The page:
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ATF Officer and 9/11 Responder Dies of Rare Cancer

911 Cancer Fund attorneys report that a Bureau of Alcohol, Tobacco, Firearms and Explosives (ATF) agent died last week from a 9/11 related cancer. Special Agent William Sheldon, Jr., ATF agent and 9/11 responder, died at the age of 47 after a year long battle with a rare cancer.

First Responders and 9/11 Related Cancers

s3On September 11, 2001, Agent Sheldon was working out of the ATF’s field office in Queens. When he learned of the attacks, he rushed to Ground Zero to assist in the rescue and recovery operations and was caught in an enormous cloud of dust when the second tower fell. Sheldon, along with hundreds of other responders, was exposed to toxic dust and smoke emanating from the pile of debris in the aftermath of the attacks.  In 2014, Sheldon was diagnosed with a rare cancer related to this 9/11 exposure.  Two other ATF agents who responded were also diagnosed with cancers related to this 9/11 exposure.

Rare Cancers and the 911 Cancer Fund

Sheldon died of a rare cancer, which, according to the 911 Cancer Fund, is considered “any type of cancer which occurs at a rate less than 15 cases per 100,000 people per year.” This includes brain cancer and pancreatic cancer.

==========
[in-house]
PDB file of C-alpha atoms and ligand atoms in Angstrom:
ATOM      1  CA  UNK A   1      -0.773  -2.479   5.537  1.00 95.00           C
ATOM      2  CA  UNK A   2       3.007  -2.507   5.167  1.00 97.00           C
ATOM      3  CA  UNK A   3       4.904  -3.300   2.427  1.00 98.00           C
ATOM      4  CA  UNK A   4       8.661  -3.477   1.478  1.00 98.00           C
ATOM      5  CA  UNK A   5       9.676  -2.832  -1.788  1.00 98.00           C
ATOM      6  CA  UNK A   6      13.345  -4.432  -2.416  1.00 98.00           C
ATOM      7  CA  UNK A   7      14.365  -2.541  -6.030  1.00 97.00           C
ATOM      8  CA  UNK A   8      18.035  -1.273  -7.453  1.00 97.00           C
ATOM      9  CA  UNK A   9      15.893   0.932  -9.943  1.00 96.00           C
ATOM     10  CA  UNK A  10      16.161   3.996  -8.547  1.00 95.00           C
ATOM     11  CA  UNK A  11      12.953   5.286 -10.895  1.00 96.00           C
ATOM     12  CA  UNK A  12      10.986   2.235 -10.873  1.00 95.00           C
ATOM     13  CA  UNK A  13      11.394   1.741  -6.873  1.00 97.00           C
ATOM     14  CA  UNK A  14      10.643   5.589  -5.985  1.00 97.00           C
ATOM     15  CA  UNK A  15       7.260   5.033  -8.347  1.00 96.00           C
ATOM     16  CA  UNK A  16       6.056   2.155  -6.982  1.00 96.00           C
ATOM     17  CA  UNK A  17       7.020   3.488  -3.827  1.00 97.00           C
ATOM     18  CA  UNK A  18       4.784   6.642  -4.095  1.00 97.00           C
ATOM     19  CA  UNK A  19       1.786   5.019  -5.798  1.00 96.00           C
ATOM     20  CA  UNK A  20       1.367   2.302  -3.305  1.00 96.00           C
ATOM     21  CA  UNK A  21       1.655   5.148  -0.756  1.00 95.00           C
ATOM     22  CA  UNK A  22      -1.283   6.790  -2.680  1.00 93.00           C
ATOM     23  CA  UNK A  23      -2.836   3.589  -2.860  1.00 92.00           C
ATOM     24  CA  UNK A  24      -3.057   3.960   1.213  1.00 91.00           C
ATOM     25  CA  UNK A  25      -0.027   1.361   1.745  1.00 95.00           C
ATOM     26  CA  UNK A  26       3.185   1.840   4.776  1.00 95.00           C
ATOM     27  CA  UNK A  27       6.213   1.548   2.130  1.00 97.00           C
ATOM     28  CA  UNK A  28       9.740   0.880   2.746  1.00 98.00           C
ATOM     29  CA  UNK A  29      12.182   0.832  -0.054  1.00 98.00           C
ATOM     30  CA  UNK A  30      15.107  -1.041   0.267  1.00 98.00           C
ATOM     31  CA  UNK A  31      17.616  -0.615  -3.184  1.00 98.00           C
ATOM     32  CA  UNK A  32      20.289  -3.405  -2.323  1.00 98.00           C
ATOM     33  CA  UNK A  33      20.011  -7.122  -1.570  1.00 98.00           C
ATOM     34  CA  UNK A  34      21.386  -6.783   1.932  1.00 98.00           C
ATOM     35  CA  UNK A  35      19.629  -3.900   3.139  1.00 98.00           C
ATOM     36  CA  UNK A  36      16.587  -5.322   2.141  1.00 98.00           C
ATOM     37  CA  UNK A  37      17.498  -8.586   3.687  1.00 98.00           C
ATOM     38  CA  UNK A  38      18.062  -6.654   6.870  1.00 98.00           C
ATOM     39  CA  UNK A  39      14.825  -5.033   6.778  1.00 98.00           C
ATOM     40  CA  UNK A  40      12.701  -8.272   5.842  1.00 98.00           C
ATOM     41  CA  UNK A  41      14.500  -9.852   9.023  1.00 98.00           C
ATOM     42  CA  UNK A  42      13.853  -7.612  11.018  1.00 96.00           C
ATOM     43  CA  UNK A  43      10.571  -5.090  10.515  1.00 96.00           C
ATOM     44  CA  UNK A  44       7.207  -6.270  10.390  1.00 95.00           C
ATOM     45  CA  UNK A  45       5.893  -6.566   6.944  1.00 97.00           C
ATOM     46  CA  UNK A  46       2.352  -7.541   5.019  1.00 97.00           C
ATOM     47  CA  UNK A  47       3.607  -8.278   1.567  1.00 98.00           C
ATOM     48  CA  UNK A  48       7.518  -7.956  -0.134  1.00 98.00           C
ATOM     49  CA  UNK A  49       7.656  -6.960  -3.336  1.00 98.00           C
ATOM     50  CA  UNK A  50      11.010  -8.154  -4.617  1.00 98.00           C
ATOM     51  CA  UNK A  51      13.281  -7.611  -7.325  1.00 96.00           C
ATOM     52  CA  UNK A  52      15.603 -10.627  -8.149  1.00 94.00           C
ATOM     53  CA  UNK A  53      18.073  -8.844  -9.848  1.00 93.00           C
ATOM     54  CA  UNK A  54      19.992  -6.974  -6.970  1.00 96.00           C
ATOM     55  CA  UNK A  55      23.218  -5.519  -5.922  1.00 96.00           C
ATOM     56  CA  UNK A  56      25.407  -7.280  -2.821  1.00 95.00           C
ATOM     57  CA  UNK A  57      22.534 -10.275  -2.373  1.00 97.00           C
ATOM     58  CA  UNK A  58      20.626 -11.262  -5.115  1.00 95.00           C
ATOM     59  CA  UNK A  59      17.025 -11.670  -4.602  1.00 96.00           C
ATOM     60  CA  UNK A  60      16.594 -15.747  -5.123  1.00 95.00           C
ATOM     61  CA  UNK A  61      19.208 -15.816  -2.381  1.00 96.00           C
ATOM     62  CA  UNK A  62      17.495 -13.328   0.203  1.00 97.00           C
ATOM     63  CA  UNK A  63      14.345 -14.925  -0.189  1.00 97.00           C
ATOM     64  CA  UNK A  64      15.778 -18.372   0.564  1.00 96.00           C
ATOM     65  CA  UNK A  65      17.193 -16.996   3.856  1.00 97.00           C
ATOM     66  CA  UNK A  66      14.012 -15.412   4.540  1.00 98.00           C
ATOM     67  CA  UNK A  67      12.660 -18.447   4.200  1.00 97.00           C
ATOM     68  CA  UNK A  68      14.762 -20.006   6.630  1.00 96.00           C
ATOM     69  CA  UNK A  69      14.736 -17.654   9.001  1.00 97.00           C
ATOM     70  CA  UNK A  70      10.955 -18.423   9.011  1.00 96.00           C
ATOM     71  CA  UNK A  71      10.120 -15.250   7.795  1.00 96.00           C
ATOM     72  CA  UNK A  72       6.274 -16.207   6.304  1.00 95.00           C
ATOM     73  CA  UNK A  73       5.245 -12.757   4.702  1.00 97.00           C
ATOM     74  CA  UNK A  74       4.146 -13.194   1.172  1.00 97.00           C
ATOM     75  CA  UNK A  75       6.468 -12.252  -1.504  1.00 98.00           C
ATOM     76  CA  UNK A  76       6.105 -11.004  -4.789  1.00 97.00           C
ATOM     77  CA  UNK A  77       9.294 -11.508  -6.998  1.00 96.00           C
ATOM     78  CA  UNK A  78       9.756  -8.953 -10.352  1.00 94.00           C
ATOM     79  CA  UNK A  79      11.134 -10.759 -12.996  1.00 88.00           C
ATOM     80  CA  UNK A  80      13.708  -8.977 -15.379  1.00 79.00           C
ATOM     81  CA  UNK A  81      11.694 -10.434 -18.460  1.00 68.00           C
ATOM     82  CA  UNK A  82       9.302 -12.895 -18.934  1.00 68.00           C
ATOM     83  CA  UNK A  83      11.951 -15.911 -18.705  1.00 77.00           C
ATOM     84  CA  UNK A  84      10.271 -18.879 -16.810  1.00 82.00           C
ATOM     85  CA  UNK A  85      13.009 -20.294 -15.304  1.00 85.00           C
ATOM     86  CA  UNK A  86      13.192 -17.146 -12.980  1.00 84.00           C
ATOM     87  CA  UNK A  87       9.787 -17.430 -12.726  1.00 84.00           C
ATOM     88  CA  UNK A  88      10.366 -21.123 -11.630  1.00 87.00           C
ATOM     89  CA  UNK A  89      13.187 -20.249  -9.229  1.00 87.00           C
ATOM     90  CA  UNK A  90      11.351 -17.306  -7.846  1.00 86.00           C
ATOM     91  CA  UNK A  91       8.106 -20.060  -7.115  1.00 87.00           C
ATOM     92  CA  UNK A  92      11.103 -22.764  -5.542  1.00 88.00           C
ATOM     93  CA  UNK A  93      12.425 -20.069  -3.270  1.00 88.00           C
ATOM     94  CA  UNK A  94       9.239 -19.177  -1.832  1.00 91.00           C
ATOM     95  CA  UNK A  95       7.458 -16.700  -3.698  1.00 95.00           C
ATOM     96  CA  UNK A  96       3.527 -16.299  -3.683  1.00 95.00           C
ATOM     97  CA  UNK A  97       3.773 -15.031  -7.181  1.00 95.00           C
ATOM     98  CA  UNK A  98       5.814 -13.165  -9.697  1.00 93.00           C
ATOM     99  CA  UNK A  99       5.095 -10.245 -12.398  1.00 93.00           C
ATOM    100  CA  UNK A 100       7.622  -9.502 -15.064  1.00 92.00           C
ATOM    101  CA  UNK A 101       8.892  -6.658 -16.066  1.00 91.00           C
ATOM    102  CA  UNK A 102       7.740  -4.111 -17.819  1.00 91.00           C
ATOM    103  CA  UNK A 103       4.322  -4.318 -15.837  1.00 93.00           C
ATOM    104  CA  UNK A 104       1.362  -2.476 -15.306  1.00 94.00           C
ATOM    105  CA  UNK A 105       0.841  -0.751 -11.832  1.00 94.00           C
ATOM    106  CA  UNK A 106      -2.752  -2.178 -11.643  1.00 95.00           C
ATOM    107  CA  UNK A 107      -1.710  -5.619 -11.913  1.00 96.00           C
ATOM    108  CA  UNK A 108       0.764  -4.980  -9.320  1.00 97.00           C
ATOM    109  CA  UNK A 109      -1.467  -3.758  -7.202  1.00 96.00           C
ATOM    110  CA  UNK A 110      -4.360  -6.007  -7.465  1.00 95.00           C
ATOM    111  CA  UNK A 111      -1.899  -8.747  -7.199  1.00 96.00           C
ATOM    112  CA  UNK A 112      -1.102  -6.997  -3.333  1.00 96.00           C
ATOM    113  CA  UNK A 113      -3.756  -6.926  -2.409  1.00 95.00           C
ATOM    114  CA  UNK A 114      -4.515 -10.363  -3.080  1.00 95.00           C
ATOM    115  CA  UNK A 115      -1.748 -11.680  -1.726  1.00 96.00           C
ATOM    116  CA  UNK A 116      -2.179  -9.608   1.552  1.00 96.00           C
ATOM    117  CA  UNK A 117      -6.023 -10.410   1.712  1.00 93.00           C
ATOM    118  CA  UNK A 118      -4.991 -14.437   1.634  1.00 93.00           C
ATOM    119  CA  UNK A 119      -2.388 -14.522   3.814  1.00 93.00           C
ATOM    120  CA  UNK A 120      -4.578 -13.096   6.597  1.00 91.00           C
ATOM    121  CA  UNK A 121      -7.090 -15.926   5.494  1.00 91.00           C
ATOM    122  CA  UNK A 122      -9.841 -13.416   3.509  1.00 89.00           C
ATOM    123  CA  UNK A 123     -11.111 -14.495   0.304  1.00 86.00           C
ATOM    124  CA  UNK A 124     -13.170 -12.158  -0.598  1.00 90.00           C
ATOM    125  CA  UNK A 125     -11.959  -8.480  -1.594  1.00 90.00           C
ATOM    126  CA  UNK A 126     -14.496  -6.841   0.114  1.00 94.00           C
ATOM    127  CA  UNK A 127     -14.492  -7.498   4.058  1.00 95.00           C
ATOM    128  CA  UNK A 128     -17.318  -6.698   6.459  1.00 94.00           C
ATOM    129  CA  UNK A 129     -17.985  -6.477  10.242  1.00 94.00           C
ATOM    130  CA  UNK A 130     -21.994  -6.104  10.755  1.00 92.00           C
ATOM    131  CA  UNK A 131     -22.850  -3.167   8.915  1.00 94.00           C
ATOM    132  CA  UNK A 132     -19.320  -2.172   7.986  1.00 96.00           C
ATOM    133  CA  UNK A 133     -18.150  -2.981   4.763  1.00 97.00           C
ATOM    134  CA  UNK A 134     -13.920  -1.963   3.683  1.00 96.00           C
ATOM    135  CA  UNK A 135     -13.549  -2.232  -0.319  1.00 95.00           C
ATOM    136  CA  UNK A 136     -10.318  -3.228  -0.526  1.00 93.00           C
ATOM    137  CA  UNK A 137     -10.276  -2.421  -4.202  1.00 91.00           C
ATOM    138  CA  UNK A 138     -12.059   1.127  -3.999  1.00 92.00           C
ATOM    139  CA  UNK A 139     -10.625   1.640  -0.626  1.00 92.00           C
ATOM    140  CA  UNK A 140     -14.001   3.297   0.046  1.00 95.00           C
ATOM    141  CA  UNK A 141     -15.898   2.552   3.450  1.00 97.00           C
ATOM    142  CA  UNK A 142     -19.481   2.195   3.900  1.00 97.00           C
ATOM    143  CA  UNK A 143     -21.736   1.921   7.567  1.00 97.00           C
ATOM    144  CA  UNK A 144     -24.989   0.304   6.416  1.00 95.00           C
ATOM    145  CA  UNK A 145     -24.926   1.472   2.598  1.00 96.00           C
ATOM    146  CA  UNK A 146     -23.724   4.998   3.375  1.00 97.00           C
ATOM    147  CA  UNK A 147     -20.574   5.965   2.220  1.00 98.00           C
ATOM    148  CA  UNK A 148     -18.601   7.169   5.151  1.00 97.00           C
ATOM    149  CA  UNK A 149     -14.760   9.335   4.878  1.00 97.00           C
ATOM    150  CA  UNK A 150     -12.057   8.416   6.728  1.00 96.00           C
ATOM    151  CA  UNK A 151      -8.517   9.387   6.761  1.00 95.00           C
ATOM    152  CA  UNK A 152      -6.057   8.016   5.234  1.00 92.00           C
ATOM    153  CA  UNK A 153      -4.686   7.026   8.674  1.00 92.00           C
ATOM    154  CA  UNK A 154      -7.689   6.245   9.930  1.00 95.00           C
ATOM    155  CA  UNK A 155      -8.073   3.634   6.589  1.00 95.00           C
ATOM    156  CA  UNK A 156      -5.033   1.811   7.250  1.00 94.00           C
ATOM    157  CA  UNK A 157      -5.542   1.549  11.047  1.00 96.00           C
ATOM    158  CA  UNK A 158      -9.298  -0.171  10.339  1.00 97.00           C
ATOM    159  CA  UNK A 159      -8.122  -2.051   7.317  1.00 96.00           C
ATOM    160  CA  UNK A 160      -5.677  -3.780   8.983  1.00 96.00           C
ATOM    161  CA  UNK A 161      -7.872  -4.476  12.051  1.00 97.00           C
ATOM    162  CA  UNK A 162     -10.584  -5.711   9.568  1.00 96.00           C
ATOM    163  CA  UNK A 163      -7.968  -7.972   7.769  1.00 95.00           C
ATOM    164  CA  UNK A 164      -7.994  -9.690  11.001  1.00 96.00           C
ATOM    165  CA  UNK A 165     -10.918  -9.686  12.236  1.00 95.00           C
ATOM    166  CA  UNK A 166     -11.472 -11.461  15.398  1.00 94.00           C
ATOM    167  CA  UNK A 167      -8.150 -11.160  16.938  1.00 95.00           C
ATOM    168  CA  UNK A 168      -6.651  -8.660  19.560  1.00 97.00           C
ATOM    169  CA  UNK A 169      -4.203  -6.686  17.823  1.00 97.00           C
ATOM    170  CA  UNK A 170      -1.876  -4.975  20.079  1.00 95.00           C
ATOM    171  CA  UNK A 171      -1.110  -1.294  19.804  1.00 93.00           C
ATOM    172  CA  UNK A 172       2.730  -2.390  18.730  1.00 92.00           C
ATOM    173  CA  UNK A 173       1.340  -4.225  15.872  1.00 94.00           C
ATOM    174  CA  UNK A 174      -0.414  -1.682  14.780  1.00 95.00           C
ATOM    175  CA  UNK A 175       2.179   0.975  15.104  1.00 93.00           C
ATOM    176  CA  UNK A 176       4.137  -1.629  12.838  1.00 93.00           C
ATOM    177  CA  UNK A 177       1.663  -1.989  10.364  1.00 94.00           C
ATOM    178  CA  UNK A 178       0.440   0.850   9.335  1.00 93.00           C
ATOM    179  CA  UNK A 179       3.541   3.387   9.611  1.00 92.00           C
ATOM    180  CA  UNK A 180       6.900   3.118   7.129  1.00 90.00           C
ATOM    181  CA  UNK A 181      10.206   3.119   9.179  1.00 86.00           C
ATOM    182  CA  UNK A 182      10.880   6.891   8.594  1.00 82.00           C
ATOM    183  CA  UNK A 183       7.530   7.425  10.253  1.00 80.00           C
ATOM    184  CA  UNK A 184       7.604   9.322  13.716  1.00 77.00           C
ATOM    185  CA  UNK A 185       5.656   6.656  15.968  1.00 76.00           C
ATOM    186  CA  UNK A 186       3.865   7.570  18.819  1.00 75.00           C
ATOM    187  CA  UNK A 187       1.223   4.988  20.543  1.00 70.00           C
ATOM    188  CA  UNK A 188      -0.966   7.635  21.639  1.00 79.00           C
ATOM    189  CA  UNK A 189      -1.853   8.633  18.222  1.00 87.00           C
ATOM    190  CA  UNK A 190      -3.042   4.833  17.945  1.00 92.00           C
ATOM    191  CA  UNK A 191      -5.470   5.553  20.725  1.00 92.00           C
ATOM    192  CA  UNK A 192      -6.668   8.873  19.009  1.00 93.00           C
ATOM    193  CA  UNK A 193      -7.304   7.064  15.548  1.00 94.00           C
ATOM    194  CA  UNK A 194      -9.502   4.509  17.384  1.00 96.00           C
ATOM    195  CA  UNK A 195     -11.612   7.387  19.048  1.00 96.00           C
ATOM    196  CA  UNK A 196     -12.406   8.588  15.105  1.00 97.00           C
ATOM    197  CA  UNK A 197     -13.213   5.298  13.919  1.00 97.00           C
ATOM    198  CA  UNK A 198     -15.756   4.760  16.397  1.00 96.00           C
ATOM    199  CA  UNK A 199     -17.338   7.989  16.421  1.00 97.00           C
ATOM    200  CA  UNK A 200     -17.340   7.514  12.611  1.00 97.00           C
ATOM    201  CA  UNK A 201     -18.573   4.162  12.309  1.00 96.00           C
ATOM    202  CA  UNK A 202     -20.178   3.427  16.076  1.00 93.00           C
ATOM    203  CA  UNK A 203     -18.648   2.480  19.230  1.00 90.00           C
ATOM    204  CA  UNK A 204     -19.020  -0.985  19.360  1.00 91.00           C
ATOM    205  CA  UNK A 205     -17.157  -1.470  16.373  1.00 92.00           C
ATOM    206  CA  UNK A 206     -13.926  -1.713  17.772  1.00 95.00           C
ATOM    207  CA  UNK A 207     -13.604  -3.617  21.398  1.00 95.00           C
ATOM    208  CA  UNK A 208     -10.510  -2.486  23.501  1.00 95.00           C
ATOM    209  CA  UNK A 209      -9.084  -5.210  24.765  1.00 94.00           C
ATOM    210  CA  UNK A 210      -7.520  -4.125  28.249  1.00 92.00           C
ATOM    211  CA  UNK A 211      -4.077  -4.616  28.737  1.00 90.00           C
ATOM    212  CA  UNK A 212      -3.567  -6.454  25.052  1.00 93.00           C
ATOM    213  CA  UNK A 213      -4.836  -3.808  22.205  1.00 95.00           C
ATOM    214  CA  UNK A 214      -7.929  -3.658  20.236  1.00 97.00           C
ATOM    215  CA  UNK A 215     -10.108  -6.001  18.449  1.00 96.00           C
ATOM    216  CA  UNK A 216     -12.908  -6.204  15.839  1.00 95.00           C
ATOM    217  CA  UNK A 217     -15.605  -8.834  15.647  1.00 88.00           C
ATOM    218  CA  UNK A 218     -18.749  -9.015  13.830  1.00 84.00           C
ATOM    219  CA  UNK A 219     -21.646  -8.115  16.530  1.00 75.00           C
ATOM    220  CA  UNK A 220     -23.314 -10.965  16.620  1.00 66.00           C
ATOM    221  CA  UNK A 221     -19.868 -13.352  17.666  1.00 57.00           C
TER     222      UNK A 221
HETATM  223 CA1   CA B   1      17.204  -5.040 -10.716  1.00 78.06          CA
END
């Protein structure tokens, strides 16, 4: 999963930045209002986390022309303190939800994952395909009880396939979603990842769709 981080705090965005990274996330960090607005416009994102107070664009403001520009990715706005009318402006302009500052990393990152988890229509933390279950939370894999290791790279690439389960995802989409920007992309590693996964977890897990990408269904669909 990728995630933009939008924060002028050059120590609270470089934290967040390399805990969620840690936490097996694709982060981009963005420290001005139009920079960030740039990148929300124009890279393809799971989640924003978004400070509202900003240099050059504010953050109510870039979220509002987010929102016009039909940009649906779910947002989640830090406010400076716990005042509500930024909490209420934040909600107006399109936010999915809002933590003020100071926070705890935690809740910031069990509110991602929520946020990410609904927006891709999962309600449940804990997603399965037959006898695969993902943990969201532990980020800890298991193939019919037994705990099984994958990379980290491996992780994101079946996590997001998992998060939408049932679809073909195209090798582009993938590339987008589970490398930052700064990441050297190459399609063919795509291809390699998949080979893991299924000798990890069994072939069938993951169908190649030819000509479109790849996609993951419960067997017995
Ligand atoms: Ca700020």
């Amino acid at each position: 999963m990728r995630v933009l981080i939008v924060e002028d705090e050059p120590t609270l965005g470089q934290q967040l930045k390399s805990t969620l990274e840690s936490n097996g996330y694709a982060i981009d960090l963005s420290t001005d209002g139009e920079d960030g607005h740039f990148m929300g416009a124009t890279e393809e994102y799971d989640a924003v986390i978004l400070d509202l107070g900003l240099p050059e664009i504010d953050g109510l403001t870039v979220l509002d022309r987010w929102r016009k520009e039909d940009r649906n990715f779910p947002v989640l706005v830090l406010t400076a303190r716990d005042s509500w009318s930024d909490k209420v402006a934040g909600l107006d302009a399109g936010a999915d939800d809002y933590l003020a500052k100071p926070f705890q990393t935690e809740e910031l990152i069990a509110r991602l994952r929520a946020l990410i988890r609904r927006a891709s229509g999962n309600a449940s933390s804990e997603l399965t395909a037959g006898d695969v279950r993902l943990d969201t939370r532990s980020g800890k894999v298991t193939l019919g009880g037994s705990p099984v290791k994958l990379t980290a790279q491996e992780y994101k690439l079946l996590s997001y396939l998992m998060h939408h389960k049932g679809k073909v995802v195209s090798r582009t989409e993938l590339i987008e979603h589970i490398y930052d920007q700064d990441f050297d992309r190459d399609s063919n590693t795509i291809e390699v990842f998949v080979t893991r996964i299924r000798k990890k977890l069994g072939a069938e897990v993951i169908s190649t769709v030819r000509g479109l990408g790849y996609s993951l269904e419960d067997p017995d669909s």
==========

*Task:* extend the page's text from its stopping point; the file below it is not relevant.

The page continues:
In the aftermath of 9/11, thousands of individuals–from rescue and recovery workers working at Ground Zero, to office workers and residents–were exposed to untold amounts of toxins and carcinogens from the dust and smoking debris.

These responders and survivors are applying for treatment through the World Trade Center Health Program (WTCHP). Sheldon himself had been certified with a 9/11 related cancer by the WTCHP, according to the ATF. Many are also applying for compensation from the 9/11 Victim Compensation Fund (sometimes called the 911 Cancer Fund). As the years go on, more and more individuals will likely be diagnosed with these 9/11 related cancers but if the Zadroga Act is not extended from 2016 onward, newly diagnosed individuals will be unable to receive treatment from the WTCHP or file a claim for compensation from the 911 Cancer Fund.





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